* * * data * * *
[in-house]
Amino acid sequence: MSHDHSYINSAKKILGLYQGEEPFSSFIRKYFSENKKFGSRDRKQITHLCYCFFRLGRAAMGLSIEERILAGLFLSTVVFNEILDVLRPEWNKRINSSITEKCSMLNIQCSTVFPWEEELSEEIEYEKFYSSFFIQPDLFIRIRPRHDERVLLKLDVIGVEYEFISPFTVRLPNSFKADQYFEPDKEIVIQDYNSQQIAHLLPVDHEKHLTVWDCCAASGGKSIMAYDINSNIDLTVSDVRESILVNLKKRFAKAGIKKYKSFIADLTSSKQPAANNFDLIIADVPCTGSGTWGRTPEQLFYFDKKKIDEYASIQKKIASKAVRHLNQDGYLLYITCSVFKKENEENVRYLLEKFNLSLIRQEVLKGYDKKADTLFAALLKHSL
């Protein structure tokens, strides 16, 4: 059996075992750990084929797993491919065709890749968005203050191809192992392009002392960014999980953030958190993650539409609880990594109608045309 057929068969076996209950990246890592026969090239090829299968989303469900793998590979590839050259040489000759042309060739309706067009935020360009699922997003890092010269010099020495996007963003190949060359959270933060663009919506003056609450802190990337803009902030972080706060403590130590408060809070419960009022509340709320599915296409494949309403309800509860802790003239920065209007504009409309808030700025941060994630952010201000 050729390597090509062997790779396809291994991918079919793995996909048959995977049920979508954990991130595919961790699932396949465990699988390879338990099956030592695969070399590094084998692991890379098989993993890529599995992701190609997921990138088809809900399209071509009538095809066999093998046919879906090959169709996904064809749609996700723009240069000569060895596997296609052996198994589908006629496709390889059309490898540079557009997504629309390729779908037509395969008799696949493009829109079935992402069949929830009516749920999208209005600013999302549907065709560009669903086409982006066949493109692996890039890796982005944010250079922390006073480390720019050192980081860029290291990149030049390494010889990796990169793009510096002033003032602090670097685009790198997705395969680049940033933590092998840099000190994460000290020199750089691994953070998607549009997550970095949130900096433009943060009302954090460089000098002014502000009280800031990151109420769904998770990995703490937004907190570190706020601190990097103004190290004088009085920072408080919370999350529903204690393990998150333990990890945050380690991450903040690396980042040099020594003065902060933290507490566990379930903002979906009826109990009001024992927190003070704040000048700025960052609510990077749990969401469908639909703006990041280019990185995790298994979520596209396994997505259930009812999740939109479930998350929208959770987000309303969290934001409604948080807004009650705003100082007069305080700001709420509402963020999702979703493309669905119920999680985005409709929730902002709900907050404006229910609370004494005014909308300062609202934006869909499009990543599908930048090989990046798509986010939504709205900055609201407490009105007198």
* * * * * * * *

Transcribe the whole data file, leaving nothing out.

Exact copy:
[in-house]
Amino acid sequence: MSHDHSYINSAKKILGLYQGEEPFSSFIRKYFSENKKFGSRDRKQITHLCYCFFRLGRAAMGLSIEERILAGLFLSTVVFNEILDVLRPEWNKRINSSITEKCSMLNIQCSTVFPWEEELSEEIEYEKFYSSFFIQPDLFIRIRPRHDERVLLKLDVIGVEYEFISPFTVRLPNSFKADQYFEPDKEIVIQDYNSQQIAHLLPVDHEKHLTVWDCCAASGGKSIMAYDINSNIDLTVSDVRESILVNLKKRFAKAGIKKYKSFIADLTSSKQPAANNFDLIIADVPCTGSGTWGRTPEQLFYFDKKKIDEYASIQKKIASKAVRHLNQDGYLLYITCSVFKKENEENVRYLLEKFNLSLIRQEVLKGYDKKADTLFAALLKHSL
């Protein structure tokens, strides 16, 4: 059996075992750990084929797993491919065709890749968005203050191809192992392009002392960014999980953030958190993650539409609880990594109608045309 057929068969076996209950990246890592026969090239090829299968989303469900793998590979590839050259040489000759042309060739309706067009935020360009699922997003890092010269010099020495996007963003190949060359959270933060663009919506003056609450802190990337803009902030972080706060403590130590408060809070419960009022509340709320599915296409494949309403309800509860802790003239920065209007504009409309808030700025941060994630952010201000 050729390597090509062997790779396809291994991918079919793995996909048959995977049920979508954990991130595919961790699932396949465990699988390879338990099956030592695969070399590094084998692991890379098989993993890529599995992701190609997921990138088809809900399209071509009538095809066999093998046919879906090959169709996904064809749609996700723009240069000569060895596997296609052996198994589908006629496709390889059309490898540079557009997504629309390729779908037509395969008799696949493009829109079935992402069949929830009516749920999208209005600013999302549907065709560009669903086409982006066949493109692996890039890796982005944010250079922390006073480390720019050192980081860029290291990149030049390494010889990796990169793009510096002033003032602090670097685009790198997705395969680049940033933590092998840099000190994460000290020199750089691994953070998607549009997550970095949130900096433009943060009302954090460089000098002014502000009280800031990151109420769904998770990995703490937004907190570190706020601190990097103004190290004088009085920072408080919370999350529903204690393990998150333990990890945050380690991450903040690396980042040099020594003065902060933290507490566990379930903002979906009826109990009001024992927190003070704040000048700025960052609510990077749990969401469908639909703006990041280019990185995790298994979520596209396994997505259930009812999740939109479930998350929208959770987000309303969290934001409604948080807004009650705003100082007069305080700001709420509402963020999702979703493309669905119920999680985005409709929730902002709900907050404006229910609370004494005014909308300062609202934006869909499009990543599908930048090989990046798509986010939504709205900055609201407490009105007198």